Baseball’s Johnson to have elbow surgery
After spending the off-season playing for the Cotuit Kettleers in the Cape Cod League, Johnson returned to the Hoosiers with soreness in his elbow.
The plan to start the season was to use Johnson as a designated hitter until his elbow soreness subsided, but IU Coach Tracy Smith said the team knew Johnson was going to need surgery at some point.
“We knew it was probably inevitable based on whether he could tolerate it any longer,” Smith said. “It got to a point where it was unbearable for him, so the decision was made to go ahead and do it now.”
The decision was made a week ago after the Hoosiers were swept by Tulane.
In the series, Johnson went a combined 0-for-8 with a walk in the first two games before not playing in the series finale.
While battling elbow tenderness, Johnson, who was unavailable for comment after Tuesday’s game against Louisville, started five games this season as the team’s designated hitter, but was limited to only three hits — a double, triple and home run — in 21 at-bats.
Because of the timing of the surgery, Smith said Johnson might need to rehabilitate for the remainder of the season.
“Realistically, I don’t know what that bodes for us in terms of us getting him back this season or not,” he said. “We will see how it goes with his rehab. He is going to go ahead and take care of it now and get himself right because it was a declining performance for him based on how he was feeling.”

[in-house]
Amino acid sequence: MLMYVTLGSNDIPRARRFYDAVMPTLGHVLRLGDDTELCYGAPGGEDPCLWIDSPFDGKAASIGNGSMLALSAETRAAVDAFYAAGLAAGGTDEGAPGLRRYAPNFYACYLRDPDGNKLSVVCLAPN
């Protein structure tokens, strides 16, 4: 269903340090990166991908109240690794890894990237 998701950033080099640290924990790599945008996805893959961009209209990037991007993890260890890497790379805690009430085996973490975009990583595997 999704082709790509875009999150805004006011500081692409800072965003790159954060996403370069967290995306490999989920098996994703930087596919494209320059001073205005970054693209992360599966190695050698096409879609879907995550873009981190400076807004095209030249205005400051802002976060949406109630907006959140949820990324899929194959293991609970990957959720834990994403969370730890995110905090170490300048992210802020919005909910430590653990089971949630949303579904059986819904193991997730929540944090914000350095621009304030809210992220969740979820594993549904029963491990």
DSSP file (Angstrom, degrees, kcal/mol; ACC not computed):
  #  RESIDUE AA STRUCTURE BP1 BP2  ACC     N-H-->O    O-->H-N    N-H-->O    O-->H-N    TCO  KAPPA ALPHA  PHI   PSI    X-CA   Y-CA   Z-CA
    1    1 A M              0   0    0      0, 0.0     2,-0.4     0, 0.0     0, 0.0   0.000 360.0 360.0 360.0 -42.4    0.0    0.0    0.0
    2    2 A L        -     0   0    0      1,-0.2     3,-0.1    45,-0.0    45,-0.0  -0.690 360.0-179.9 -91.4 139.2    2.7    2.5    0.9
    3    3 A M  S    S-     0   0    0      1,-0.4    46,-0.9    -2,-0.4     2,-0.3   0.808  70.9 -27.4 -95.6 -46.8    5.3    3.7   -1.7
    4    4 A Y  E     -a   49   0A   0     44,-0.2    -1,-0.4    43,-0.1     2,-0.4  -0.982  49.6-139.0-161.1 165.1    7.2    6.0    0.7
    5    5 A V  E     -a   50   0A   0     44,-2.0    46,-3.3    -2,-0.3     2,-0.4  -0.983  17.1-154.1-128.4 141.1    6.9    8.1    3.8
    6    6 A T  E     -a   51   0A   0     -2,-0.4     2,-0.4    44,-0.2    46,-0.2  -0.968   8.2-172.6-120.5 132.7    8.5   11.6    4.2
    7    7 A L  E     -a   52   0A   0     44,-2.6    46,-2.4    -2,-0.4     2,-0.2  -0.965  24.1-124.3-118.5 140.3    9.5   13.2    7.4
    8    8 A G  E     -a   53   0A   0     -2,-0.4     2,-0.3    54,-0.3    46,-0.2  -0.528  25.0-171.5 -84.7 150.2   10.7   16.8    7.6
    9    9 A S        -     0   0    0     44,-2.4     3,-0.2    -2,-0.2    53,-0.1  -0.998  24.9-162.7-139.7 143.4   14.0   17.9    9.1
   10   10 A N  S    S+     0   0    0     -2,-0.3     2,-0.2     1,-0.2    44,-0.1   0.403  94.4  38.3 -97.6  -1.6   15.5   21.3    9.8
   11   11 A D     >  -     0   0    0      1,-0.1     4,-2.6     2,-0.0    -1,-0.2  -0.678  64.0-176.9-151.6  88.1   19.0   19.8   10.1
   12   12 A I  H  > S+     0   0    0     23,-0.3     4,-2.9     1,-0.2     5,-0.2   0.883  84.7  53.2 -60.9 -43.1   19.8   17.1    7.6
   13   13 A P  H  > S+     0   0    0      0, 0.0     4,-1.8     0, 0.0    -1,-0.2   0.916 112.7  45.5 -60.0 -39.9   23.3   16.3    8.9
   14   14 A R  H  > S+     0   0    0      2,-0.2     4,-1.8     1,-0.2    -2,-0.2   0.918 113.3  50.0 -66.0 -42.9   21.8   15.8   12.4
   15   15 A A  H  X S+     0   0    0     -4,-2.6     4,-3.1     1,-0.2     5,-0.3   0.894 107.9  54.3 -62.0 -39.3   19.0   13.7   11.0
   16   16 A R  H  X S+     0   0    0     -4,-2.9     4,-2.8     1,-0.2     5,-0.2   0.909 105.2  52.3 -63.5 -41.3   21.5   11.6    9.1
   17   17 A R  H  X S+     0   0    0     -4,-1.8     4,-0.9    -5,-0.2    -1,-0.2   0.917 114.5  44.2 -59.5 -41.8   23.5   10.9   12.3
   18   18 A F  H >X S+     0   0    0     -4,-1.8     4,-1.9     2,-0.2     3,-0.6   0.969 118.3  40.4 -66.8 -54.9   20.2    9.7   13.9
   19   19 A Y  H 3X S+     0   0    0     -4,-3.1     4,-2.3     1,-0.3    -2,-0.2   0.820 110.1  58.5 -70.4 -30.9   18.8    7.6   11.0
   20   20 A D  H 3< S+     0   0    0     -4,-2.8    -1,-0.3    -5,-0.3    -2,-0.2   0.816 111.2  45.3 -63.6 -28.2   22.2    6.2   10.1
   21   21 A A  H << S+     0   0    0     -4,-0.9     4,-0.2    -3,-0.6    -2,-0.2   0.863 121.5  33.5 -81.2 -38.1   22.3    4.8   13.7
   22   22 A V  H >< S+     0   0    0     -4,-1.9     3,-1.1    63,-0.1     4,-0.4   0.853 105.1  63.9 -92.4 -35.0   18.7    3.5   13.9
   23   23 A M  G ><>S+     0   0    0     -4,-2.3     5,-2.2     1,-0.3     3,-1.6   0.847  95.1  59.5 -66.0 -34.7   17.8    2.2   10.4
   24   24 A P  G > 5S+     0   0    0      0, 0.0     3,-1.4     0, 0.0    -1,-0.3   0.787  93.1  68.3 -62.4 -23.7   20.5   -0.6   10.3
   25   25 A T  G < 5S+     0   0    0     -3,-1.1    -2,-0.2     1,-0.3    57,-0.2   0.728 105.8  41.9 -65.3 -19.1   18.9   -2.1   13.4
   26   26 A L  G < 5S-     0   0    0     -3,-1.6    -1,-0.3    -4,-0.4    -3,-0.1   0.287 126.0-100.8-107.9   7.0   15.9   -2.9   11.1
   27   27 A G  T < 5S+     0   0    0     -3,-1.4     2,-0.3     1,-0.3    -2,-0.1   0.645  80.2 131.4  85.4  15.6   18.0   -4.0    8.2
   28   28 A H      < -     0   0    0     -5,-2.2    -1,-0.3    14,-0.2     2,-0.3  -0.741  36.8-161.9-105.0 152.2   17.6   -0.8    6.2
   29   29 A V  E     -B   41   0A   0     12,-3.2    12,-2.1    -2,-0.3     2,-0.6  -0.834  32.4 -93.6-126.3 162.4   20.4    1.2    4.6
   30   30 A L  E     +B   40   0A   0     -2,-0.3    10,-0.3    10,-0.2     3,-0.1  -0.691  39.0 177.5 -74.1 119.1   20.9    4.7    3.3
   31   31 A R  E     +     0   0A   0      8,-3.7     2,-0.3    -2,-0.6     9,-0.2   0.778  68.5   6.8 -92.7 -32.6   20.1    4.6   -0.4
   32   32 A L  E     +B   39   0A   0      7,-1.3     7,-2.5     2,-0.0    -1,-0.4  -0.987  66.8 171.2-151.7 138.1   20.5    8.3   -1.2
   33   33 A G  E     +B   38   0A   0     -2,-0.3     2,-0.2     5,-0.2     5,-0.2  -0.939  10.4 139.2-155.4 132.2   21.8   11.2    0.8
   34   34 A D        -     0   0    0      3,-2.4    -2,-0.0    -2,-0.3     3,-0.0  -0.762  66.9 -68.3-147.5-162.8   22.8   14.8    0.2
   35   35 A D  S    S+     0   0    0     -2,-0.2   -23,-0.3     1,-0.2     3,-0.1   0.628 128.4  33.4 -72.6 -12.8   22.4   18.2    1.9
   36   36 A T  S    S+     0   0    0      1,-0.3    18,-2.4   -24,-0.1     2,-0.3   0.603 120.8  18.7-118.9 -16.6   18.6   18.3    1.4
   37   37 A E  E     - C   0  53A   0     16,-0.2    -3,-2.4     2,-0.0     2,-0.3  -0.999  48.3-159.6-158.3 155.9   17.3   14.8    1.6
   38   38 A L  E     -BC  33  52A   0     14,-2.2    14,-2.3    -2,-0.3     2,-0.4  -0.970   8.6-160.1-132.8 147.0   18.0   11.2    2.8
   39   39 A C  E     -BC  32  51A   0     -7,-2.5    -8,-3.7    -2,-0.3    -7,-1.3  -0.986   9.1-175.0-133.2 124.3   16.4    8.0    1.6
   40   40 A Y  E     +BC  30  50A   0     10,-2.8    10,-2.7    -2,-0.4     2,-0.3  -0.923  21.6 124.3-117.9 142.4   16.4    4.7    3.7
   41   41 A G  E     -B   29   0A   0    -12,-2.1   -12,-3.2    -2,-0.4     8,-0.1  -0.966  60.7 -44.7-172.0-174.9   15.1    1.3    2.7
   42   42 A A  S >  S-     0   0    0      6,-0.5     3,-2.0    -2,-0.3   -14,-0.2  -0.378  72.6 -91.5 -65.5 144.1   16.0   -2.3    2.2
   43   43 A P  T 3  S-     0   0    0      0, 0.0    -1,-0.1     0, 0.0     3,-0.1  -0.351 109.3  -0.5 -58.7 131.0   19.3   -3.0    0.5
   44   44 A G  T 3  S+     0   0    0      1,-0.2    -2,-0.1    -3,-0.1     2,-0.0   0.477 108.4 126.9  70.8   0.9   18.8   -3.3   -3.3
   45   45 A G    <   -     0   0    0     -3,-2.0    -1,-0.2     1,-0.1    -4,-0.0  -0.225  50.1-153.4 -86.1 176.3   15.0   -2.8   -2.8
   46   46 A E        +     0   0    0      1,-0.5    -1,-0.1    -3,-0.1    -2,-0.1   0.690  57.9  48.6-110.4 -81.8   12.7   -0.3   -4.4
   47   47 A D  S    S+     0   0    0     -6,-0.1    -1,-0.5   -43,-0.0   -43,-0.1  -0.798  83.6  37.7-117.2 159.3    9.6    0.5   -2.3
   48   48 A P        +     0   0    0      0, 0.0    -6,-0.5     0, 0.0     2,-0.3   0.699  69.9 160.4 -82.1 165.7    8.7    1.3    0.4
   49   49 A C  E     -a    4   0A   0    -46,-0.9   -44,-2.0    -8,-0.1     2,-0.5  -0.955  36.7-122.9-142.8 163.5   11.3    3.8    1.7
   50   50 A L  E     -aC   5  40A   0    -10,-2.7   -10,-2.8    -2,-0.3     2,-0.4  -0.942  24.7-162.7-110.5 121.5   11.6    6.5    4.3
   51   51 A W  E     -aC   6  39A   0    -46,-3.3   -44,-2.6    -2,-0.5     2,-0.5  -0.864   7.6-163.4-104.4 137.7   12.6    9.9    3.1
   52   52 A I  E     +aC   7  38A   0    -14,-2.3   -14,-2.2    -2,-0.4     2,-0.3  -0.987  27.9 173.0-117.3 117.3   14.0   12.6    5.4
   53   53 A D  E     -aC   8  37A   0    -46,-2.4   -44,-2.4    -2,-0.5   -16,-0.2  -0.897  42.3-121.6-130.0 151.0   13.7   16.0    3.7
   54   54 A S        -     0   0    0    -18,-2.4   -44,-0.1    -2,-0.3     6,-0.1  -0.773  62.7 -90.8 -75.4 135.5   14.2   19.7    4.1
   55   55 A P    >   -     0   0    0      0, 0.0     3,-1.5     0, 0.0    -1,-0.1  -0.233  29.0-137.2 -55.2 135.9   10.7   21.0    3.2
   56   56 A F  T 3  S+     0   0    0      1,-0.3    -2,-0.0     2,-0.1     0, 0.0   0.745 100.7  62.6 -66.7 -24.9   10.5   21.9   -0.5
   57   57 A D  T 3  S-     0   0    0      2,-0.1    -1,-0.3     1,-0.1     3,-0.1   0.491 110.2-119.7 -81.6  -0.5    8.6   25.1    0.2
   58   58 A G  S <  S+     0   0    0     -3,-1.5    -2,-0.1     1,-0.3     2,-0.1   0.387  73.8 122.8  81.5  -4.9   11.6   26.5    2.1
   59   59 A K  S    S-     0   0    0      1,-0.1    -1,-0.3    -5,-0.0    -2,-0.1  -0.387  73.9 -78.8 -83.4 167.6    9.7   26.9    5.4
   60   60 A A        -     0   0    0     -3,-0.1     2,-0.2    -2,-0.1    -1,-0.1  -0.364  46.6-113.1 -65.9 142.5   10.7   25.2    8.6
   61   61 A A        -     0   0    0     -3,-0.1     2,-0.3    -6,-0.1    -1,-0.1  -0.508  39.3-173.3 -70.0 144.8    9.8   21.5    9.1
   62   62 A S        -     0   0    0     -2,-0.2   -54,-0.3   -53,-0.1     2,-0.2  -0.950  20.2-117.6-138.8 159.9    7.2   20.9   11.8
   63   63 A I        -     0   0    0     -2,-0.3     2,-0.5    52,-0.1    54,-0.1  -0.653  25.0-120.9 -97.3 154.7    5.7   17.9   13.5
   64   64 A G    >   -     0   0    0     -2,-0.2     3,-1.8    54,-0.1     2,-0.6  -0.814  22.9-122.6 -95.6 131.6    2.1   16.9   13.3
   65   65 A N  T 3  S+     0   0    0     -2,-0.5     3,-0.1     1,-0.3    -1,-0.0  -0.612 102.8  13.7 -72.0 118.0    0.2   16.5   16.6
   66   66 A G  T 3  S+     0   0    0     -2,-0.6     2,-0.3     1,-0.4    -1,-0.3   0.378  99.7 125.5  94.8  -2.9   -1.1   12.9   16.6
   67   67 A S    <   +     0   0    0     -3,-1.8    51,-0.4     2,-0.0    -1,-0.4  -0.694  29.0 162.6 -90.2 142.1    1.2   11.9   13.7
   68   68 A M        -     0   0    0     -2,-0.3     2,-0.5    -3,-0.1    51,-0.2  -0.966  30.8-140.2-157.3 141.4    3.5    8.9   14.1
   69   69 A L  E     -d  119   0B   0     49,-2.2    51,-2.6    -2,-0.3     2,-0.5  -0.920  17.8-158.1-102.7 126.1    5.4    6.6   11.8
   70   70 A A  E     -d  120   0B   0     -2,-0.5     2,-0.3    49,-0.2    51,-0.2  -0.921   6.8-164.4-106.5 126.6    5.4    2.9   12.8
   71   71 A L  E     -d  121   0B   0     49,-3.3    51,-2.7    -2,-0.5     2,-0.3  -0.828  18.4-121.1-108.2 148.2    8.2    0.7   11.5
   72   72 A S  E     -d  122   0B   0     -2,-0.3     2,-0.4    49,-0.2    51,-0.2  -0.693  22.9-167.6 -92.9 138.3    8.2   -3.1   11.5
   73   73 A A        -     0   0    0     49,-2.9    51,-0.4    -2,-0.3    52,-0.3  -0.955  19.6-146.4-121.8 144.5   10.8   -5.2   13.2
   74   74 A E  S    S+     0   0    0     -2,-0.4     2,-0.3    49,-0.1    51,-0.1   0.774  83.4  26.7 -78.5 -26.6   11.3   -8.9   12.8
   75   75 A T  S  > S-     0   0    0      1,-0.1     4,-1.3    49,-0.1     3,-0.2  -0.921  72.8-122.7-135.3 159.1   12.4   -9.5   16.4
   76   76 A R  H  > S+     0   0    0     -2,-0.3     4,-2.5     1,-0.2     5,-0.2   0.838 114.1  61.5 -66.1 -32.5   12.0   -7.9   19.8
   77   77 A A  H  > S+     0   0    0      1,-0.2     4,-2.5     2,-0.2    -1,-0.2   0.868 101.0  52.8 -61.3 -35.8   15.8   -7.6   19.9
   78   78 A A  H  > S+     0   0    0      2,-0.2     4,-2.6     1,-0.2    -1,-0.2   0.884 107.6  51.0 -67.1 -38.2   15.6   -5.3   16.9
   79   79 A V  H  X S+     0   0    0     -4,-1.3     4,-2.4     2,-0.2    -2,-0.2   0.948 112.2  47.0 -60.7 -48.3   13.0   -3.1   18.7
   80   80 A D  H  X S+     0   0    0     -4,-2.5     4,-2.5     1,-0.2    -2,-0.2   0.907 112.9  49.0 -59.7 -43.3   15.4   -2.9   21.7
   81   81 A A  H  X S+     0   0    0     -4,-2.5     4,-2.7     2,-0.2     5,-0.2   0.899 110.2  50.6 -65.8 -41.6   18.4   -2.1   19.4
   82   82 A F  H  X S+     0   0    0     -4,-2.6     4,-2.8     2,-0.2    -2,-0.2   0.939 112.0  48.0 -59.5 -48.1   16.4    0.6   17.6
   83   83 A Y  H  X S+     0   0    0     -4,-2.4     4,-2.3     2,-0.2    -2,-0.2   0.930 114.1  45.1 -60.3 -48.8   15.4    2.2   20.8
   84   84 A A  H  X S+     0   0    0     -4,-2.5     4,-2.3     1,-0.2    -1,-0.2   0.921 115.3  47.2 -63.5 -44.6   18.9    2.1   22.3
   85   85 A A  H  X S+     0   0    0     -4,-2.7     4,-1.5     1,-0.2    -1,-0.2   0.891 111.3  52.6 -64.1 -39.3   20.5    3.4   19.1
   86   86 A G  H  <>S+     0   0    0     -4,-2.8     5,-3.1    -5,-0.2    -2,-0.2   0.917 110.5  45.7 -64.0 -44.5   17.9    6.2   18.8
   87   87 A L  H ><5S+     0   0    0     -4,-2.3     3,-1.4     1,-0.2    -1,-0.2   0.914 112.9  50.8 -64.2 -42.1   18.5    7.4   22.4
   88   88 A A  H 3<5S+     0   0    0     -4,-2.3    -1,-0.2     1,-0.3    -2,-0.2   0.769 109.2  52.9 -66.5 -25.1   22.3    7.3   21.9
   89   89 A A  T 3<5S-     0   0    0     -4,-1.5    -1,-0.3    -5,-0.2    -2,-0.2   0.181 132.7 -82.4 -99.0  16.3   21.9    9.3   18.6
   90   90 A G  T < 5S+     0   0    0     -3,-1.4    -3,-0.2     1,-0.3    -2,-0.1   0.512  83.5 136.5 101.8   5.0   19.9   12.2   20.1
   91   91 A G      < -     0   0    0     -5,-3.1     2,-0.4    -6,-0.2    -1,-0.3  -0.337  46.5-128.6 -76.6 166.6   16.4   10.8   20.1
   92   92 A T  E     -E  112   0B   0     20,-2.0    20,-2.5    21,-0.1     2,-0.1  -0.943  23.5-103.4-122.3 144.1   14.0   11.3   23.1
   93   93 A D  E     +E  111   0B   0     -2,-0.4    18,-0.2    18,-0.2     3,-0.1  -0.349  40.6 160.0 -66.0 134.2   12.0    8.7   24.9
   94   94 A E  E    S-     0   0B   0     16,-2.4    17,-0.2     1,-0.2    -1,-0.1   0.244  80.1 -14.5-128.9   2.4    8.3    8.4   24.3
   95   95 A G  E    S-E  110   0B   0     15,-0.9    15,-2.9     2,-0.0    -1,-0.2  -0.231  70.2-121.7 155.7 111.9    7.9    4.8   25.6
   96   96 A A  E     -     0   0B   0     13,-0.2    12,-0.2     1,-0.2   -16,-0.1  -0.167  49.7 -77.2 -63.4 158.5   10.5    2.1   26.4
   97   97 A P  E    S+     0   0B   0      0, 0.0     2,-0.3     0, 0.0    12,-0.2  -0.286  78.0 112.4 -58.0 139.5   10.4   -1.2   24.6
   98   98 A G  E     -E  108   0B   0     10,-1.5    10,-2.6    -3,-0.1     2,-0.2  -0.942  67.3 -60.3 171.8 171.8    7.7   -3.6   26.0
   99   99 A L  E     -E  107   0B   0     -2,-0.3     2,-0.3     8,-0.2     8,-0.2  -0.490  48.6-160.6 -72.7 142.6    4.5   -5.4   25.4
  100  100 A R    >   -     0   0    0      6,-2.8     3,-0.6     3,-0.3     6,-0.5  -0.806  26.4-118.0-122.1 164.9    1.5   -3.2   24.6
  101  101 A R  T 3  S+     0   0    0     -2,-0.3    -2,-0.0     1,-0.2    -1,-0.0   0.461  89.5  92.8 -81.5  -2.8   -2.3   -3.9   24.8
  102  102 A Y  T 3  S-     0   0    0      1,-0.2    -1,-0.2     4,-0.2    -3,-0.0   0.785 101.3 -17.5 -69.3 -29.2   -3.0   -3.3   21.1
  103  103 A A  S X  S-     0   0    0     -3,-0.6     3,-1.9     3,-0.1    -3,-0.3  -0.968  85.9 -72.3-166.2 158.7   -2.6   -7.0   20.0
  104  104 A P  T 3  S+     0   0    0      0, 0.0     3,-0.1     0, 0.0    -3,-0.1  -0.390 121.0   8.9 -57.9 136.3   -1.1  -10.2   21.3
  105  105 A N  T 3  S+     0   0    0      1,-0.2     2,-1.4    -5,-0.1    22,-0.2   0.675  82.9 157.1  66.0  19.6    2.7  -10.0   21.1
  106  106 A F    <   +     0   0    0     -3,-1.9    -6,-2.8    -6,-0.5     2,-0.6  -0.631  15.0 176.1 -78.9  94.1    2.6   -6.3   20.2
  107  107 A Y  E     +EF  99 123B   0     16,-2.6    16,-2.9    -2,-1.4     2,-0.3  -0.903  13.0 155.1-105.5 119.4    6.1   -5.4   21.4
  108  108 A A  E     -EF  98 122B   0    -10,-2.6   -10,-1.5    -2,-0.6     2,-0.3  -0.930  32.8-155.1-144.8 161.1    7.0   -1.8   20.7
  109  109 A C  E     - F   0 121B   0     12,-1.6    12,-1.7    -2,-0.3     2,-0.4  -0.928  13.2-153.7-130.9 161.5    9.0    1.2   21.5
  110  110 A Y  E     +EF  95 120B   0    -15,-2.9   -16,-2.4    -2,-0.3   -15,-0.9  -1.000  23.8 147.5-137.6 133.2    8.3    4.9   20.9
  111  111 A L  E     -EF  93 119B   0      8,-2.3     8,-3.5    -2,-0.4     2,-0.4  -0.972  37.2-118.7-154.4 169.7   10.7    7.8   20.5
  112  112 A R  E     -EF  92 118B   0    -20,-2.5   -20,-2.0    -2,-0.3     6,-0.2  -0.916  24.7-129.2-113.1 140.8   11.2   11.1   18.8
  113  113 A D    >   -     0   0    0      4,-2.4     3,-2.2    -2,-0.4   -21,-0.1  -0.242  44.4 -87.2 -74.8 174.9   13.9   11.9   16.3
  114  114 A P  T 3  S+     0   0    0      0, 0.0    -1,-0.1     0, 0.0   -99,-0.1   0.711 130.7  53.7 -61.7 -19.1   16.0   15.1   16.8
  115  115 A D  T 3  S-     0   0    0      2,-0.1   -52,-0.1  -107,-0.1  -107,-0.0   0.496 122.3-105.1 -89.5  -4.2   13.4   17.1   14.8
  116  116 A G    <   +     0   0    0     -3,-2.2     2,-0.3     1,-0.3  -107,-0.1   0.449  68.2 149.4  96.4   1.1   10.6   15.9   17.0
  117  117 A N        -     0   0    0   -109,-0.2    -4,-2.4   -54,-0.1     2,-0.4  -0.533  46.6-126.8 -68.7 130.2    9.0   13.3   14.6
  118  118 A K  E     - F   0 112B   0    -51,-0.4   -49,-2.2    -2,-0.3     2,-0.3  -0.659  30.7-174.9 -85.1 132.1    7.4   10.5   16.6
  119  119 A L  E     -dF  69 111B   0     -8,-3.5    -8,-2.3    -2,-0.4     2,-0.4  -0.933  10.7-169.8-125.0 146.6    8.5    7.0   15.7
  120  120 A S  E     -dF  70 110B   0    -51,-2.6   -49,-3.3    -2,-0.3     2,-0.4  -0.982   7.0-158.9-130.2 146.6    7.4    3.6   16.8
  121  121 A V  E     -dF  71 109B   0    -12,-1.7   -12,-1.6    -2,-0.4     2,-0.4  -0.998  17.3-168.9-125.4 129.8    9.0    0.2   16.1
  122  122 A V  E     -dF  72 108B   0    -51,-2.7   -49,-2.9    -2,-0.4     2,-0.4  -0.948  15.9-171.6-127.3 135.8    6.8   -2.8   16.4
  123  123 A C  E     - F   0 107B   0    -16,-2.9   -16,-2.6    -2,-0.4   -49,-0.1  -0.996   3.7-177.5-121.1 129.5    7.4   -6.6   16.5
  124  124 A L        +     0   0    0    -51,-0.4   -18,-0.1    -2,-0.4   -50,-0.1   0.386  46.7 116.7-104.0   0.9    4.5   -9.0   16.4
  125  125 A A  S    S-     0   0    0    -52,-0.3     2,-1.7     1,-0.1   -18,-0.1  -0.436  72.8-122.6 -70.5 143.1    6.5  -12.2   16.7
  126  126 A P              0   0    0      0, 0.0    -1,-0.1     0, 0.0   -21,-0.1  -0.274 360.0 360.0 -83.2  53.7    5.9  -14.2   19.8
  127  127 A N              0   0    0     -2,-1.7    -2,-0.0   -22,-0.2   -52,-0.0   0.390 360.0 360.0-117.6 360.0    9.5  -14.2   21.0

Entering the season, Johnson was slotted as the Big Ten’s fifth-best prospect and was projected to be a possible third- or fourth-round draft pick by Baseball America.
This past year, Johnson achieved second team All-Big Ten honors by leading IU in runs (43), stolen bases (19), triples (4), walks (25), sacrifice flies (5) and defensive assists (128). Johnson also batted .335 with three home runs and 34 RBIs while starting 54 out of the team’s 55 games.
Junior Michael Basil, who has played second base and first base this season, said the team knows everyone will need to step up to fill the void left by Johnson.
“If Chad Clark can step into his role and hit the way he has been hitting, it will be big,” Basil said. “Micah is an impact player, and we will miss him, but Chad can be successful, and we all know we need to pick it up a little bit more now.”
In four starts this season, Clark, a freshman from West Hills, Calif., has nine hits in 18 at-bats while scoring four runs and hitting two homers.
Although Clark will be the person directly replacing Johnson in the line-up, Smith said the team will not rely on only one person to step up to fill in some of the intangibles Johnson brought.
“You are talking about a guy who is probably a .330 to .340 hitter, will hit eight to 10 home runs and will steal a bunch of bases,” Smith said. “Whether we replace those numbers or not, I’m not sure, but we need to have somebody to be what he was on the bases, which is making the pitcher think, getting on base.”
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